Weber Area 911 and Emergency Services District

The Weber Area 911 and Emergency Services District proposes a property tax hike for 2019 to help the entity better fund operations. The proposal is the focus of a public hearing on Nov. 28, 2018. In this Sept. 26, 2017, photo, dispatchers handle calls at the district facilities in Ogden.

OGDEN — The Weber County entity that handles emergency 911 phone calls is proposing a tax hike, in part to help it build its reserves.

The Weber Area Dispatch 911 and Emergency Services District seeks a hike that would boost property tax revenue for 2019 by $339,841, resulting in anticipated collections of $4.06 million, up from an estimated $3.59 million for 2018. Overall spending per the 2019 budget proposal totals $7.45 million, up more than 9 percent from an estimated $6.82 million for 2018.

“In a nutshell, the increase will be spent to replenish our fund balance, reduce borrowing from the county and maintain our level of service,” Tina Mathieu, executive director of the dispatch center, said in an email. Big projects are funded via the fund balance, and the recent installation of a software system used by the dispatch center, police and fire agencies and the Weber County jail largely depleted it, though it saved in ongoing maintenance costs.

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A public hearing on the proposed increase is scheduled for 6 p.m. Nov. 28 at the dispatch center’s offices at 2186 Lincoln Ave., Ogden.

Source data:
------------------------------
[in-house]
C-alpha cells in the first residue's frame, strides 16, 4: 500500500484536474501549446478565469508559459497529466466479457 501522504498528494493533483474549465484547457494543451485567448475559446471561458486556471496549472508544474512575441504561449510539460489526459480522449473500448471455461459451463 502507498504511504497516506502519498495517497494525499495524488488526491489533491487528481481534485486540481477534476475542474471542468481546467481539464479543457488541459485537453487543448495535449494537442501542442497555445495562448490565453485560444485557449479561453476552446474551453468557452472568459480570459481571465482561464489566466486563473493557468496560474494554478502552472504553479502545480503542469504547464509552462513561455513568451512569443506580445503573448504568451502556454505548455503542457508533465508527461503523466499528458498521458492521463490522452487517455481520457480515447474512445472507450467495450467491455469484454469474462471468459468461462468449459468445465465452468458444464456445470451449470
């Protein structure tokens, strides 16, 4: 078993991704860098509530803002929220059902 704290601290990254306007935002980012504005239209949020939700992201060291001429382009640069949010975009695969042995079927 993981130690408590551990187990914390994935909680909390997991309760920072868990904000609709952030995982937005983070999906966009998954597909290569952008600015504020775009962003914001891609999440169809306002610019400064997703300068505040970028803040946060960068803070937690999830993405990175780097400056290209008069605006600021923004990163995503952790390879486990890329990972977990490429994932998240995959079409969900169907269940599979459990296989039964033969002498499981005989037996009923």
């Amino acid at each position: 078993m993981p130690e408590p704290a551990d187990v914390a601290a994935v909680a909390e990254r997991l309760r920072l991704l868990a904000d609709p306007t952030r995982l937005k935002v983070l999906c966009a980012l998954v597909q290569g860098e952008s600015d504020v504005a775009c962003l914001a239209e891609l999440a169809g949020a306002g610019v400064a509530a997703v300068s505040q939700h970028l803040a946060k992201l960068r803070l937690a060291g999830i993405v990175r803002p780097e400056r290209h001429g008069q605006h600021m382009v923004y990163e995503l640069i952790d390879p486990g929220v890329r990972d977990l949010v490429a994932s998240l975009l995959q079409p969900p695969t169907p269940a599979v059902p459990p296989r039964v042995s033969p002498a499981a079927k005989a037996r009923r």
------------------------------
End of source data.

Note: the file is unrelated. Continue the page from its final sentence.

The average homeowner would see a $3.08 per year increase in the property taxes paid to the center, Mathieu said. She’s talked with many people about the proposed hike, which would be the first since the dispatch center’s creation in 2005, and they seem open to it.

“Once they realize the impact, general response has been that it is a reasonable increase for the cost of our services,” Mathieu said.

All Weber County property owners would pay the increase, if formally adopted.

The dispatch center also gets a large portion of its revenue from the 911 telephone tax, an expected $2.38 million in 2019. It handles public safety calls in Weber and Morgan counties, with Morgan County paying for services via a contract.

Contact reporter Tim Vandenack at tvandenack@standard.net, follow him on Twitter at @timvandenack or like him on Facebook at Facebook.com/timvandenackreporter.

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